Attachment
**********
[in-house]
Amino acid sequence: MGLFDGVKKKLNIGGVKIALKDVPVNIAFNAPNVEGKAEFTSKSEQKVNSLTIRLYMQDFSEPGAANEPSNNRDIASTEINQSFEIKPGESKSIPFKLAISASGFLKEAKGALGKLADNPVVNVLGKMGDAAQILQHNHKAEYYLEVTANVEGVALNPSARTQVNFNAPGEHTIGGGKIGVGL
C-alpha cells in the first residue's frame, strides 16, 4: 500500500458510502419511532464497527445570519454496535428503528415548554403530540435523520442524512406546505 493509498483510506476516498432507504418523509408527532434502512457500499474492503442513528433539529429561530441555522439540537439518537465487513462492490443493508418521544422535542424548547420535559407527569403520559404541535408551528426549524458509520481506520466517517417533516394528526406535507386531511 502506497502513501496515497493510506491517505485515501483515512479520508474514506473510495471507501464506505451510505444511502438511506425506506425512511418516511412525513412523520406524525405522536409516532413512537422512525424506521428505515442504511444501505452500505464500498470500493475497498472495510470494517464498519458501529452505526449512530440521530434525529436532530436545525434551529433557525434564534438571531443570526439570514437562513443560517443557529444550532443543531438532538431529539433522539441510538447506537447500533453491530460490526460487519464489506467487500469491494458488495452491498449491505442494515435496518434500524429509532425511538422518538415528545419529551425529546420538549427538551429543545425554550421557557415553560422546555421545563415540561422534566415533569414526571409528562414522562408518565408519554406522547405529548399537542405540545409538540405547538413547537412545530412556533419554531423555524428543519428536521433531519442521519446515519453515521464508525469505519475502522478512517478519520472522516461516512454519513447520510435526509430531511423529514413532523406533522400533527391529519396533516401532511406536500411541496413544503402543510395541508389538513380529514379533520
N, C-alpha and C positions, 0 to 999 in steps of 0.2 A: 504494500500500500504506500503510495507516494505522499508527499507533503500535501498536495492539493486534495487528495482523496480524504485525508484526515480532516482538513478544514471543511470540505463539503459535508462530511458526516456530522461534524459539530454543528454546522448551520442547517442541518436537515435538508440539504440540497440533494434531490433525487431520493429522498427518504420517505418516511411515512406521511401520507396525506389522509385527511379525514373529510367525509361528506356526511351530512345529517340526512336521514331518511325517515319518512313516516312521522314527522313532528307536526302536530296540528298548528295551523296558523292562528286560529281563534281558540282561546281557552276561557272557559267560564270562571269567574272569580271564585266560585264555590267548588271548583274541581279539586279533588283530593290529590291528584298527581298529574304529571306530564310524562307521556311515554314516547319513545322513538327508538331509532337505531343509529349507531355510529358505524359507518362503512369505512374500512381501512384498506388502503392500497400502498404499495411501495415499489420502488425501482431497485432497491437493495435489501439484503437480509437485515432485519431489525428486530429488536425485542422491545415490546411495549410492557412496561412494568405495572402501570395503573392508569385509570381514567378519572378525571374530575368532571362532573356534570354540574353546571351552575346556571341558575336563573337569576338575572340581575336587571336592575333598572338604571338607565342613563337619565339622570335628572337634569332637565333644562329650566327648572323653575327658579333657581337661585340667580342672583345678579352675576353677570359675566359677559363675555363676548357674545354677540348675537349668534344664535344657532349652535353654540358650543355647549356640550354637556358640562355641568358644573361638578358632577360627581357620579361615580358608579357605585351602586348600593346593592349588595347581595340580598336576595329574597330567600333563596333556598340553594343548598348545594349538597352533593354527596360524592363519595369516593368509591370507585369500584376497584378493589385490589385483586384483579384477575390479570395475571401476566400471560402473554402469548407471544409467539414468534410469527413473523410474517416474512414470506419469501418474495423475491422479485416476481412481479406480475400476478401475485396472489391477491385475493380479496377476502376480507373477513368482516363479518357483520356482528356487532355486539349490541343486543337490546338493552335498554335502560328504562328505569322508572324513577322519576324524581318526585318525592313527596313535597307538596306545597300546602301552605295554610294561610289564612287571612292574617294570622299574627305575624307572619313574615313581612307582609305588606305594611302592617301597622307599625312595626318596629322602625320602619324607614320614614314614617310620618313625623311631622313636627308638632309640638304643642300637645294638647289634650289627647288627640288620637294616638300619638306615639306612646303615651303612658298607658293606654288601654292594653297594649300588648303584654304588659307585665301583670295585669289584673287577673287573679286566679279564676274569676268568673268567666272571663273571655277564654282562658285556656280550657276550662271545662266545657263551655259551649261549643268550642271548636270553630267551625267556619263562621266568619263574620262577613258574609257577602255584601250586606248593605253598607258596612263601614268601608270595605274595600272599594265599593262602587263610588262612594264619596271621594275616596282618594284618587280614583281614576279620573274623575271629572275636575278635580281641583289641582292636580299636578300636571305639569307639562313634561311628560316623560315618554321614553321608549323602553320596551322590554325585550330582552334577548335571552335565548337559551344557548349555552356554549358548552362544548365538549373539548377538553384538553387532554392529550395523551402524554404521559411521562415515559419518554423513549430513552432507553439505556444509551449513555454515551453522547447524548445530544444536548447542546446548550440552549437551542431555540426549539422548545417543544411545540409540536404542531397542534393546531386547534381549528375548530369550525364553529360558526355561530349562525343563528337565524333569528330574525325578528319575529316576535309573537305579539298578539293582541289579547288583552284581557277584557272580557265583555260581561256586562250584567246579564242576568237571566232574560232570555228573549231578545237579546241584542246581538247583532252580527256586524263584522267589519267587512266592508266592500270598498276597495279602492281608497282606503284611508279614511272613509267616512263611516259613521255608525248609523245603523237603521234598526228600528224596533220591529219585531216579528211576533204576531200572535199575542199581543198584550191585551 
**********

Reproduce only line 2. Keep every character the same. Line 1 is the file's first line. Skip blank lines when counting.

Amino acid sequence: MGLFDGVKKKLNIGGVKIALKDVPVNIAFNAPNVEGKAEFTSKSEQKVNSLTIRLYMQDFSEPGAANEPSNNRDIASTEINQSFEIKPGESKSIPFKLAISASGFLKEAKGALGKLADNPVVNVLGKMGDAAQILQHNHKAEYYLEVTANVEGVALNPSARTQVNFNAPGEHTIGGGKIGVGL